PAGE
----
One week before the Spanish elections, and with no prospect of an end to the political instability in the country, interest rates on Spanish debt widen their gap with those of Portugal.
Spain goes to the polls for the fourth time in four years, with no prospect of the socialist favourites getting an absolute majority. The political instability in the country is leading to an increase in the interest on Spanish public debt and to the difference with Portugal being at its highest level since 2006.
Next Sunday, 10 November, legislative elections will take place in Spain, at a time of new tensions in Catalonia, where demonstrations and episodes of violence took place after the main leaders of Catalan independence were sentenced to prison sentences.
The main newspapers in Spain – ABC, El Mundo and La Razon – have published polls this Monday and all of them show that the parliamentary elections will bring an end to the political impasse. The ruling party, Pedro Sanchez’s PSOE, is expected to lose about 120 of the 350 seats in the Spanish parliament, while the far-right VOX party is expected to gain prominence. However, neither the extreme right nor the extreme left, led by the People’s Party, should achieve an absolute majority.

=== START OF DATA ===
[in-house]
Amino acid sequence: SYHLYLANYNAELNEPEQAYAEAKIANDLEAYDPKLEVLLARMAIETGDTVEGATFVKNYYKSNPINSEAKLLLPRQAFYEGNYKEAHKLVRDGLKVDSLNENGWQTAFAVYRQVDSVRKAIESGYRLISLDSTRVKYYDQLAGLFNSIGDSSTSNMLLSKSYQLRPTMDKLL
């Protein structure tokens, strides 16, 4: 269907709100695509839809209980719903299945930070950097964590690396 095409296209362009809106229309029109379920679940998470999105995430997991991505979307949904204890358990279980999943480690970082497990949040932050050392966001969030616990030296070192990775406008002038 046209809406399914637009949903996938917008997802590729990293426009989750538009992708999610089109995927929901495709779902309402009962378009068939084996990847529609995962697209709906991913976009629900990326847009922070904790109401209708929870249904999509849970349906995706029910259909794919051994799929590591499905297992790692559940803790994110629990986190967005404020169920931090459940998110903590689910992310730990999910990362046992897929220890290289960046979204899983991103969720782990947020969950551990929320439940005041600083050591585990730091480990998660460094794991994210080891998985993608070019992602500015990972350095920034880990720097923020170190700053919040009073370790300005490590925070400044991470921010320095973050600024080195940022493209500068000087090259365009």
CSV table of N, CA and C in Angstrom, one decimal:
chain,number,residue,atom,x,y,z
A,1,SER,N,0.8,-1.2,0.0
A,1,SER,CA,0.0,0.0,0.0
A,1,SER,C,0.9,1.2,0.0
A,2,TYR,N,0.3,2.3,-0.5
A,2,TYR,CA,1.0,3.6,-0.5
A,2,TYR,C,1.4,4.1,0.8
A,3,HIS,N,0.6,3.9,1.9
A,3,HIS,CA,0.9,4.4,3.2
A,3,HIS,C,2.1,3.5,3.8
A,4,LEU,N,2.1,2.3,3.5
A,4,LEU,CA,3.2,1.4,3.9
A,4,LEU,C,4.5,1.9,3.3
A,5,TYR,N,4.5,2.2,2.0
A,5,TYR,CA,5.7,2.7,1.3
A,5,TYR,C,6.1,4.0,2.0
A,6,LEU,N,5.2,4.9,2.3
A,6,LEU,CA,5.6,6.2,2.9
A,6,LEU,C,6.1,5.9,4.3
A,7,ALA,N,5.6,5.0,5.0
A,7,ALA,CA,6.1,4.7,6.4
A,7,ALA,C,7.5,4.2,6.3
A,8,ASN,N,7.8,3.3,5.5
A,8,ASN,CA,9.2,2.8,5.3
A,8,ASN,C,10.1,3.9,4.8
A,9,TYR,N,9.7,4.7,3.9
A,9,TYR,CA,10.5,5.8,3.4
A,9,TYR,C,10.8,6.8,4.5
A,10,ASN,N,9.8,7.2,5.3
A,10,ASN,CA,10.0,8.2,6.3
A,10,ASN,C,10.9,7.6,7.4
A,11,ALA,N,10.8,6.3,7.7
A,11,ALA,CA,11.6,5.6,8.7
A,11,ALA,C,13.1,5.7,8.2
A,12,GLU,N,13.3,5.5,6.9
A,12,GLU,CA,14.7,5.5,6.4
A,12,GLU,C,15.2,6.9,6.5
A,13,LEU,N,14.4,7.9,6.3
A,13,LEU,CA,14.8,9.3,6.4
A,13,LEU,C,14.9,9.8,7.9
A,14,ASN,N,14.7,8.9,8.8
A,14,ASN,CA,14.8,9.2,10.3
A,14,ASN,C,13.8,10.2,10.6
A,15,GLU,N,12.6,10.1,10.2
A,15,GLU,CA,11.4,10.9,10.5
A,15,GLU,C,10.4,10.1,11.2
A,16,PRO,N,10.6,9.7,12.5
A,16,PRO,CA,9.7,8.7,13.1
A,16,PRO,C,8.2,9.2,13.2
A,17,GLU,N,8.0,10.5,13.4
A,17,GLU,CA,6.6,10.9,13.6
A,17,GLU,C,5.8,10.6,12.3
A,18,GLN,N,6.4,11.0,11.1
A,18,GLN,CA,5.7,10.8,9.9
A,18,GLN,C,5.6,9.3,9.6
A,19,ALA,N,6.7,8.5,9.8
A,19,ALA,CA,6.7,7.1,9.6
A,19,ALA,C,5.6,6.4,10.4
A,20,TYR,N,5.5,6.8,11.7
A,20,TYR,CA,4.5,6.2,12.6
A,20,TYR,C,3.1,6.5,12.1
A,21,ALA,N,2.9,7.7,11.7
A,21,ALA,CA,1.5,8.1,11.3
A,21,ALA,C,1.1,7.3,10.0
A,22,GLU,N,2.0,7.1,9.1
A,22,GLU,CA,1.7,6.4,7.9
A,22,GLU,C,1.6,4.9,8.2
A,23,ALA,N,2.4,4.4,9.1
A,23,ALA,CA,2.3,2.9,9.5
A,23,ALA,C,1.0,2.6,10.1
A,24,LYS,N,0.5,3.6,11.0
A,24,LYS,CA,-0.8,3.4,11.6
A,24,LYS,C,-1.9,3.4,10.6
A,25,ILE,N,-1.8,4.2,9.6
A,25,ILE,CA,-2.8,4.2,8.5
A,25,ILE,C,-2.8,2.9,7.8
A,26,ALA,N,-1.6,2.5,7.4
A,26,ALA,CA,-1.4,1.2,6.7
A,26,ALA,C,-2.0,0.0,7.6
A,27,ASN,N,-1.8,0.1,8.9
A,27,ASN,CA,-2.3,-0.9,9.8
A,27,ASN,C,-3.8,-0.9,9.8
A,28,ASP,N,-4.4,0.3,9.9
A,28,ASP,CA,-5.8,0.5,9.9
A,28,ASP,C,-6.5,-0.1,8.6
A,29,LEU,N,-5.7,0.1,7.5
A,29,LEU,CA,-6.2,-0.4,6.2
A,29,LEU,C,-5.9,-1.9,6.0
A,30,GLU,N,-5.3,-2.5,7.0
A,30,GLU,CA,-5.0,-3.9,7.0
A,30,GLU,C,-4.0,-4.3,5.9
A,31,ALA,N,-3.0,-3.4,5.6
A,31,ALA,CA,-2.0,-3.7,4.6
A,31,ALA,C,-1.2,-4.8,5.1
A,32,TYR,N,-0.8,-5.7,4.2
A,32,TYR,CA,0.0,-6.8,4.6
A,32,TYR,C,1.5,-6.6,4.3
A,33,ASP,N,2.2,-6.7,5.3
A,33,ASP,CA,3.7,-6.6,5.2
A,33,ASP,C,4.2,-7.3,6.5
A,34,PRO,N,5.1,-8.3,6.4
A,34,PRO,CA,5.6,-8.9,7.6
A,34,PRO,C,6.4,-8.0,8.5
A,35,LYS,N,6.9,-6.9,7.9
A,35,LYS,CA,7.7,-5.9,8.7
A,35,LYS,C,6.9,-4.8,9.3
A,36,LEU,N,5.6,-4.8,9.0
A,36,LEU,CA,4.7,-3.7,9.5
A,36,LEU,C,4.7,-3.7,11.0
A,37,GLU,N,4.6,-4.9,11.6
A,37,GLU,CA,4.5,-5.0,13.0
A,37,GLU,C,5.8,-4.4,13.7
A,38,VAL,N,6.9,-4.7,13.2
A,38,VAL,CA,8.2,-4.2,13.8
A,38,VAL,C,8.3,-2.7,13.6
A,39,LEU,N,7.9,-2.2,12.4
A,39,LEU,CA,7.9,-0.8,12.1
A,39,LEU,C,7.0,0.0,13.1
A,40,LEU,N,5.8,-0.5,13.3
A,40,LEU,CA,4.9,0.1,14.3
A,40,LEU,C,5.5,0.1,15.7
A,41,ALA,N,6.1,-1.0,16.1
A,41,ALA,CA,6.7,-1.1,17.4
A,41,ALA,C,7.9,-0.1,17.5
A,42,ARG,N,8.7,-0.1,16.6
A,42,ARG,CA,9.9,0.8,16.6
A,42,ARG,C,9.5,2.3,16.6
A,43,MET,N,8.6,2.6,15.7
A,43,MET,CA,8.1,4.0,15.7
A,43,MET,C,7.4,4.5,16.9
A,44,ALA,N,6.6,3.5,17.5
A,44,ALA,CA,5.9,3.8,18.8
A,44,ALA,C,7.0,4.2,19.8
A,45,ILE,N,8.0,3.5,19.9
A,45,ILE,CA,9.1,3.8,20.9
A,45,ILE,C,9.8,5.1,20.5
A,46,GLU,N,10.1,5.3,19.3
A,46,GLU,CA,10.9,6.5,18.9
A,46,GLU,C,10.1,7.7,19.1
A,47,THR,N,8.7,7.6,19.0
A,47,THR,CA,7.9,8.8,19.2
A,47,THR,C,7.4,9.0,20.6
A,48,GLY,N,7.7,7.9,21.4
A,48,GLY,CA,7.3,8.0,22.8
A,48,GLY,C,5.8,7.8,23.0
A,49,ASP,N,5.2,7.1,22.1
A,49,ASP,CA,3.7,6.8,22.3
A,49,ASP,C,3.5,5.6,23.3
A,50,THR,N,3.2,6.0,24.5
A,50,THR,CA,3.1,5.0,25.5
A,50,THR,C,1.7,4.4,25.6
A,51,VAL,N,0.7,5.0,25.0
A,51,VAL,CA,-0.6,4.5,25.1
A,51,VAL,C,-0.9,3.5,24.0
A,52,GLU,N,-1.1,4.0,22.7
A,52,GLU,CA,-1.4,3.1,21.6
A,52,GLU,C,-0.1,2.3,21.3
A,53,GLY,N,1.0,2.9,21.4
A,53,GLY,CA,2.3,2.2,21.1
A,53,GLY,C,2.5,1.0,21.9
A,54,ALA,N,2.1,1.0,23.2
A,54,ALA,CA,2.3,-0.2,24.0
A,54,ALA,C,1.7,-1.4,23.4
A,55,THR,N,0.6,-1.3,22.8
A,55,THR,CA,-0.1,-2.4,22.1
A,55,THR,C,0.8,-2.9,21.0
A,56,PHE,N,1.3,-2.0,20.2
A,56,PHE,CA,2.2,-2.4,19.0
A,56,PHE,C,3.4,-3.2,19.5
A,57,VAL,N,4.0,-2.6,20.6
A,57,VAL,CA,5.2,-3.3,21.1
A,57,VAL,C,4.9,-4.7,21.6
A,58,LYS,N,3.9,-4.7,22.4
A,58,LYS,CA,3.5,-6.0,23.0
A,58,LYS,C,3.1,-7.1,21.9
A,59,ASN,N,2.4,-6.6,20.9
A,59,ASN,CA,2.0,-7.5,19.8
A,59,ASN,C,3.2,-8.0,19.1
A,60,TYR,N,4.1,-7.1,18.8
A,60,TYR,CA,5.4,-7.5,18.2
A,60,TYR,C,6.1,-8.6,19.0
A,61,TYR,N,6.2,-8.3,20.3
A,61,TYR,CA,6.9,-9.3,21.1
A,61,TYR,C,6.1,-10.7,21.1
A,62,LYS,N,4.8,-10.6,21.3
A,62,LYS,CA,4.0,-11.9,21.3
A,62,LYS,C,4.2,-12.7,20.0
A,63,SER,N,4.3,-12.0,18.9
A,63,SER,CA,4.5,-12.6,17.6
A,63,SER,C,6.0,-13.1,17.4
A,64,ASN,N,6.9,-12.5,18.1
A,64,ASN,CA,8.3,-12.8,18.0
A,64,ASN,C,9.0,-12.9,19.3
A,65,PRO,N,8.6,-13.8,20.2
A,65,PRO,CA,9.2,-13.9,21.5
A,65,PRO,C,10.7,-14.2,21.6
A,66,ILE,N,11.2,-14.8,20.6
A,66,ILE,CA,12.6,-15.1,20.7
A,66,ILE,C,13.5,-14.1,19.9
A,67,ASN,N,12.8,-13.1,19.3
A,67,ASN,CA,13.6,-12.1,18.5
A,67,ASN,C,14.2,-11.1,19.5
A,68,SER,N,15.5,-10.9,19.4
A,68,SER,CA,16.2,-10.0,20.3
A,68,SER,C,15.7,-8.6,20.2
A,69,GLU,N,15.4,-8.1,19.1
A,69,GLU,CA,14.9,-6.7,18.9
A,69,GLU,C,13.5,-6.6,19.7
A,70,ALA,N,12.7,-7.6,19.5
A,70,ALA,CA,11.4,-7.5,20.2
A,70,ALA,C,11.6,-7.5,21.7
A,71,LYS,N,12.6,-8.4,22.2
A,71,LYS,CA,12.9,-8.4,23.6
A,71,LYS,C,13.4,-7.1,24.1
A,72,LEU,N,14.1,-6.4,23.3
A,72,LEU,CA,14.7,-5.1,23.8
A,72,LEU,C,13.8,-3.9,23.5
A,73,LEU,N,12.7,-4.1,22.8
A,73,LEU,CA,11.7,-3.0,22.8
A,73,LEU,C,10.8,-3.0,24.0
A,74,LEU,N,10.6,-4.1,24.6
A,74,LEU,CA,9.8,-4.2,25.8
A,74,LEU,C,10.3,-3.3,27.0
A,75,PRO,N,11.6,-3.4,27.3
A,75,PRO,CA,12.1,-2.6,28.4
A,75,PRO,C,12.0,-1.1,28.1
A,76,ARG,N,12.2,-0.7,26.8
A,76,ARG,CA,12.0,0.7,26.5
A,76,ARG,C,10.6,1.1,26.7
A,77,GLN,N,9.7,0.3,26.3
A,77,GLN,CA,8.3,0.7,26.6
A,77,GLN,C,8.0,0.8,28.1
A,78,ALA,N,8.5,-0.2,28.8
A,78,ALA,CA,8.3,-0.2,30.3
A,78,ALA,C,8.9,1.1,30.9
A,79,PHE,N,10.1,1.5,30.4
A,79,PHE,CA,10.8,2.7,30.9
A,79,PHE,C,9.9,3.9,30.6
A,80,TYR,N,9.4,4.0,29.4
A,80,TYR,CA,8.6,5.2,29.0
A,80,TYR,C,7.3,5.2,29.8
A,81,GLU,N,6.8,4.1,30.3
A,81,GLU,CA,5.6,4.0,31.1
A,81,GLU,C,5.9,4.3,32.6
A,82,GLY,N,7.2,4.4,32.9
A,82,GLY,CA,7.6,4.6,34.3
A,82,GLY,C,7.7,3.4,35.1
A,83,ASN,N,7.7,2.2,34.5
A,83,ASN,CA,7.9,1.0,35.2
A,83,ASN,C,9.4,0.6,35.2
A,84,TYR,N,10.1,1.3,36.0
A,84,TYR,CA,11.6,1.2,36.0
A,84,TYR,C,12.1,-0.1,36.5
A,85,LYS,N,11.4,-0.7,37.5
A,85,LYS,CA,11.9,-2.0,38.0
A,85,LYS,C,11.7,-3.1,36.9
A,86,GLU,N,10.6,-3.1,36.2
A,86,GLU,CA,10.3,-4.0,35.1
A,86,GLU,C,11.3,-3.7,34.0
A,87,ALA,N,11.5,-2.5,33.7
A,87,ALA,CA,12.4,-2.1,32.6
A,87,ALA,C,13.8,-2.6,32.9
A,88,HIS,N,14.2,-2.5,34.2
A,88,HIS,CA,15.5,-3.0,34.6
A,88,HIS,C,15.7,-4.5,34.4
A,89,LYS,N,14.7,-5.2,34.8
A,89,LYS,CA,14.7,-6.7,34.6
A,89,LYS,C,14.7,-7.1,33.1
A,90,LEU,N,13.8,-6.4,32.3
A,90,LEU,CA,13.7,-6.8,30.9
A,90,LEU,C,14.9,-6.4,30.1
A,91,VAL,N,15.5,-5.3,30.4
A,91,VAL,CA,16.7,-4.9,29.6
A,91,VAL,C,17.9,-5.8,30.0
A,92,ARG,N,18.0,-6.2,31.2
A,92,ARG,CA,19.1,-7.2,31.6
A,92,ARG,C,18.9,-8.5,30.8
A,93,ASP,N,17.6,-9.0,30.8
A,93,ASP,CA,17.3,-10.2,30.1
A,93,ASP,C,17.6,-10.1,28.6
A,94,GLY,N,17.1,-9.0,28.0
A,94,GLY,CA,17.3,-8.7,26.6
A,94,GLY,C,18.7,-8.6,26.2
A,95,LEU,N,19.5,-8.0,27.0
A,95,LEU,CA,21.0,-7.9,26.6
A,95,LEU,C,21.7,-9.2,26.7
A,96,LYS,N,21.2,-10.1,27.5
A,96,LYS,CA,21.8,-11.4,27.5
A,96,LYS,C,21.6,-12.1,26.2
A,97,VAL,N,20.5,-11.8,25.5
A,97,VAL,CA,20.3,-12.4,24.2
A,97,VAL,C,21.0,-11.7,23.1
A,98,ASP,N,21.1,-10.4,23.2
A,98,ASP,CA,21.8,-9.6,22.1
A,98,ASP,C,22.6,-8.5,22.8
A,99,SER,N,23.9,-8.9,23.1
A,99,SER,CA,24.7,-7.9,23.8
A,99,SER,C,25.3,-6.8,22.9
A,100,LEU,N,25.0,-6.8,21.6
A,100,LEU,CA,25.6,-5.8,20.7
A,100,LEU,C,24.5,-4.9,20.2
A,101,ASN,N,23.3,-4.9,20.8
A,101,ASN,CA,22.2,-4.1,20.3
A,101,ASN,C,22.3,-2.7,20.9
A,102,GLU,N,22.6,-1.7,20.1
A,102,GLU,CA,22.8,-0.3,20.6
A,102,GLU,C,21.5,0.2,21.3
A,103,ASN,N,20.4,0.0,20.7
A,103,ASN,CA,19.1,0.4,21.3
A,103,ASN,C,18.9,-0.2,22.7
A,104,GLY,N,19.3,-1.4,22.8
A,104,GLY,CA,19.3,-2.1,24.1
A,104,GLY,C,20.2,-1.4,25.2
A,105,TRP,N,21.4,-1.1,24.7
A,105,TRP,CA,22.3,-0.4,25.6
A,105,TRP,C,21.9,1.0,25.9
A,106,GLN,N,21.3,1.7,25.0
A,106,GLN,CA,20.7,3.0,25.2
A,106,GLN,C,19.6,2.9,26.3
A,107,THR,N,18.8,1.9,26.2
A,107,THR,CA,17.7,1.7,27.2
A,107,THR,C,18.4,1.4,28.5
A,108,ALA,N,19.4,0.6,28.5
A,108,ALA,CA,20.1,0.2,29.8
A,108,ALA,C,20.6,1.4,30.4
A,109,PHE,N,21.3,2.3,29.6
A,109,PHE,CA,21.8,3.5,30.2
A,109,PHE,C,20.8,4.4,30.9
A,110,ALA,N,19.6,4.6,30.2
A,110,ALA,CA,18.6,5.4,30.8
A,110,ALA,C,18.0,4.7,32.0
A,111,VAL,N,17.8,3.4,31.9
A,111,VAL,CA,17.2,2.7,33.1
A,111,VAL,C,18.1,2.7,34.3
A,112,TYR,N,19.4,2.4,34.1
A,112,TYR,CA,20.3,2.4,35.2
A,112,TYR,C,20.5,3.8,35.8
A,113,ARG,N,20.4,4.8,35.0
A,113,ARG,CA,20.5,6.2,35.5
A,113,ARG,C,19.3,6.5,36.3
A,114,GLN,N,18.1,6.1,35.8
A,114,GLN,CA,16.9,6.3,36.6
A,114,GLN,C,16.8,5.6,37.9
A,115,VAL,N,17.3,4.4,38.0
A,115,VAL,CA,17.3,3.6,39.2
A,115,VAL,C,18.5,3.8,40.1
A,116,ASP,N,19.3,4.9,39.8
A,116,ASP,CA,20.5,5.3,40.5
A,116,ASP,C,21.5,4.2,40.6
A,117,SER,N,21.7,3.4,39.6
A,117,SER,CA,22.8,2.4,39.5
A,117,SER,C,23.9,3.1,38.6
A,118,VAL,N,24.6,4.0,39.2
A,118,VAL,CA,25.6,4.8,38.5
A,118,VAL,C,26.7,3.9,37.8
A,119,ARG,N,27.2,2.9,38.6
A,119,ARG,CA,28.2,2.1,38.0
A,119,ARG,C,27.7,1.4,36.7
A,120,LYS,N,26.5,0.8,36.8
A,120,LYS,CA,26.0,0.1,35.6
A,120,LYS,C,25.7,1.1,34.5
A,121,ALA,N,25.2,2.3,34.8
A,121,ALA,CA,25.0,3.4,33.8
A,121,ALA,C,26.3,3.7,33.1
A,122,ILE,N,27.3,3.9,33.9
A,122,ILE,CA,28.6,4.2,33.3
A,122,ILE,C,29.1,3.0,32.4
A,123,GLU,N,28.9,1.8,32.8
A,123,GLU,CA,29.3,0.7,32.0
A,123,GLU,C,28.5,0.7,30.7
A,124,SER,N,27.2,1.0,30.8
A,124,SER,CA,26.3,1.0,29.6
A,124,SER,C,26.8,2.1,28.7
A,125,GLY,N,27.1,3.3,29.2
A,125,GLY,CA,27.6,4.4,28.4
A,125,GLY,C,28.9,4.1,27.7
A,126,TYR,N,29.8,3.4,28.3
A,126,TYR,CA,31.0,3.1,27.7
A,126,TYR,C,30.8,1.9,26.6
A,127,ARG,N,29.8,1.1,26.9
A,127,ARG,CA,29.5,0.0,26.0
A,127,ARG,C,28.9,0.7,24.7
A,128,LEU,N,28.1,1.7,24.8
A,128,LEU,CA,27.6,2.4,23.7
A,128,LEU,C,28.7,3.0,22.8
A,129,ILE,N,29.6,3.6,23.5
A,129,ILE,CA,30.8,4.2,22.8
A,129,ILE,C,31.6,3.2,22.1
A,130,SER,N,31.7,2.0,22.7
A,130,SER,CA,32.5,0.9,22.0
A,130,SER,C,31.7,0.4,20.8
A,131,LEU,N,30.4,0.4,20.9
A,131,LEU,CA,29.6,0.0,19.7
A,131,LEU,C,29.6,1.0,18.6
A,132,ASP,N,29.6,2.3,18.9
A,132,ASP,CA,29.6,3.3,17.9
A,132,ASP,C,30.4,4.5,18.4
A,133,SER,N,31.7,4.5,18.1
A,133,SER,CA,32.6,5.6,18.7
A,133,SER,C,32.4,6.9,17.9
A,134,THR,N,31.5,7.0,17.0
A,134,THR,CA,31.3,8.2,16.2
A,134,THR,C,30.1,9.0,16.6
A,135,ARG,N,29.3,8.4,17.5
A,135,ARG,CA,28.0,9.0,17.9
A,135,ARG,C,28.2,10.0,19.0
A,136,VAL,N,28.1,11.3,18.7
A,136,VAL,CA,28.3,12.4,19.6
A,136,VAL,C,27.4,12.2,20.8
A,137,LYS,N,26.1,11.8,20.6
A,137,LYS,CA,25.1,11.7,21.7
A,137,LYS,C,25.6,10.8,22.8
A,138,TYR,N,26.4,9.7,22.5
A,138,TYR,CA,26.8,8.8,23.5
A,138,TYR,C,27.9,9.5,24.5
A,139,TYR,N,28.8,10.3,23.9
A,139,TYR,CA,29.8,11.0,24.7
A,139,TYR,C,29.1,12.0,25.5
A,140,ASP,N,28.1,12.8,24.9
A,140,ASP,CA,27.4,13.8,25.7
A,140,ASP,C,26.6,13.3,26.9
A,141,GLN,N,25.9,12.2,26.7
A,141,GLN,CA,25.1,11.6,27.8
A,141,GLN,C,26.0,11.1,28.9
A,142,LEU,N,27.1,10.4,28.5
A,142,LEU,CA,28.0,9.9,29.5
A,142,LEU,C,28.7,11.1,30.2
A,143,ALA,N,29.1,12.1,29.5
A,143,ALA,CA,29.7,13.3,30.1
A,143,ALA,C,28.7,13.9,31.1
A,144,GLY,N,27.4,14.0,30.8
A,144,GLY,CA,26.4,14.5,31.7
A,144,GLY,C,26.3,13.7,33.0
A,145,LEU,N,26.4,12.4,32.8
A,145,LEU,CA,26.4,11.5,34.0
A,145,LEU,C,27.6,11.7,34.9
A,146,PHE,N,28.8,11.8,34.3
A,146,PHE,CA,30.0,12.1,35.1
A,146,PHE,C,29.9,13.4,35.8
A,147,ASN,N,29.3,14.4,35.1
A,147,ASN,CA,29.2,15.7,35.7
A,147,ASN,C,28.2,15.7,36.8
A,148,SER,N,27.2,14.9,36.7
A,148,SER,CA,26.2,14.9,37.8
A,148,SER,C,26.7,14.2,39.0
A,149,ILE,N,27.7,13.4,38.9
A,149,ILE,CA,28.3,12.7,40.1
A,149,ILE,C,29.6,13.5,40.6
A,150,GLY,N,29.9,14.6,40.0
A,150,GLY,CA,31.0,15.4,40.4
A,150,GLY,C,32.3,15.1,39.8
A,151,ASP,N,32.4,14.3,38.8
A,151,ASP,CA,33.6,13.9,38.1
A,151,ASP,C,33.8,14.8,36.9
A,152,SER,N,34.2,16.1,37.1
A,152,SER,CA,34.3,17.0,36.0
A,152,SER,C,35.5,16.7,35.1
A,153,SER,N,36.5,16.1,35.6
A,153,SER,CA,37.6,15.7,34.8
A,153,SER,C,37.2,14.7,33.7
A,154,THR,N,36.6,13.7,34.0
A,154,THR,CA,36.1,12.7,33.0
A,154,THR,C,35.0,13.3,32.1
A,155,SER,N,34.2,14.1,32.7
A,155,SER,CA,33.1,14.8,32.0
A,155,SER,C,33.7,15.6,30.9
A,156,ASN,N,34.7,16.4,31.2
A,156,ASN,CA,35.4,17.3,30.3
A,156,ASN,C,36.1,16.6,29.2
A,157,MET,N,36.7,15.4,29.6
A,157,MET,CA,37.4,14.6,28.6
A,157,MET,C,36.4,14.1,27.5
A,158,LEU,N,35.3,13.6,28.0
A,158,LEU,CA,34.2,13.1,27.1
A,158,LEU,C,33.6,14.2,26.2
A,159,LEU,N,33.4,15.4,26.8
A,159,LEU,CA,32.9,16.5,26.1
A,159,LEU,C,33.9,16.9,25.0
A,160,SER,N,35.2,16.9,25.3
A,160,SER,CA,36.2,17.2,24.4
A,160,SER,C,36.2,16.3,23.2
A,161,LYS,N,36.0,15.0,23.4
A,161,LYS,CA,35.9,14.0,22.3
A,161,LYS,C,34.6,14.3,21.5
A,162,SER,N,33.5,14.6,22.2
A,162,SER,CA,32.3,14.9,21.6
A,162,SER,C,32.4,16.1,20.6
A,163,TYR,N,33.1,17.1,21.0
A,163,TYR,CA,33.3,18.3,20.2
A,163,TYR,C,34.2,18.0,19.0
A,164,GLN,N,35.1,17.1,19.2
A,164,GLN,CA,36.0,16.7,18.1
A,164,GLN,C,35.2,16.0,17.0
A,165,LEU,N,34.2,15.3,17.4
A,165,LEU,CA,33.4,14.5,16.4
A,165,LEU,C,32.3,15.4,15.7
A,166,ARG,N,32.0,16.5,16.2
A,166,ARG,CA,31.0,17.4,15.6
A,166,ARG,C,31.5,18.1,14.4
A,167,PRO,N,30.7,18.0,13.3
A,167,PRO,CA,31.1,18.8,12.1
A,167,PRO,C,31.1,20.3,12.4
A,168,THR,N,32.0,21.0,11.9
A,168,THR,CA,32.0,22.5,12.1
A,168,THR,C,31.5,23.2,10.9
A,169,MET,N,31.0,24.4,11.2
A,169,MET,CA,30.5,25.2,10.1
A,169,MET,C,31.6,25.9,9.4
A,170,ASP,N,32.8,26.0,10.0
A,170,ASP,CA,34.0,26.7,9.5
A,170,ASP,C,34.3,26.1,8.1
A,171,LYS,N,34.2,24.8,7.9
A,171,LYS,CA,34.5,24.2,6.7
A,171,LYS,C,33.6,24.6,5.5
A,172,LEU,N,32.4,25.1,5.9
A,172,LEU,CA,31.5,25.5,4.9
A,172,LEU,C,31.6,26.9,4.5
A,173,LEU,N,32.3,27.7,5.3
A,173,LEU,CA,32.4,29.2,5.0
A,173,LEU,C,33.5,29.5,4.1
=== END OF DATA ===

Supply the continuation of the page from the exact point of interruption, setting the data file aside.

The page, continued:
Faced with uncertainty in the country, the Ten-year bond yields in Spain reached a maximum of 0.306% on Monday. The same debt securities in Portugal did not trade above 0.236%. The difference of 7 basis points is the highest since 2006, with Portugal shining. In recent years, the scenario has been the opposite, with Portugal paying over 16% in 2011 when Spain had rates of 5%.
On September 2, the difference between the interest rates on Portugal’s and Spain’s debts disappeared for the first time since the crisis. Investors are now asking for the same rate for both countries’ bonds, which signals that both countries’ debts have the same risk. The favourable international context, together with the positive sentiment towards Portuguese public accounts and the Spanish political instability, caused the rapprochement which led Portugal to overtake Spain.
Both are, however, very close to the 0% barrier due to the policy of the European Central Bank (ECB). The institution relaunched net purchases of debt, with a new phase of the acquisition programme on November 1. It will buy 20 billion euros per month, positioning itself as a major investor and holding most of the securities that arrive on the market.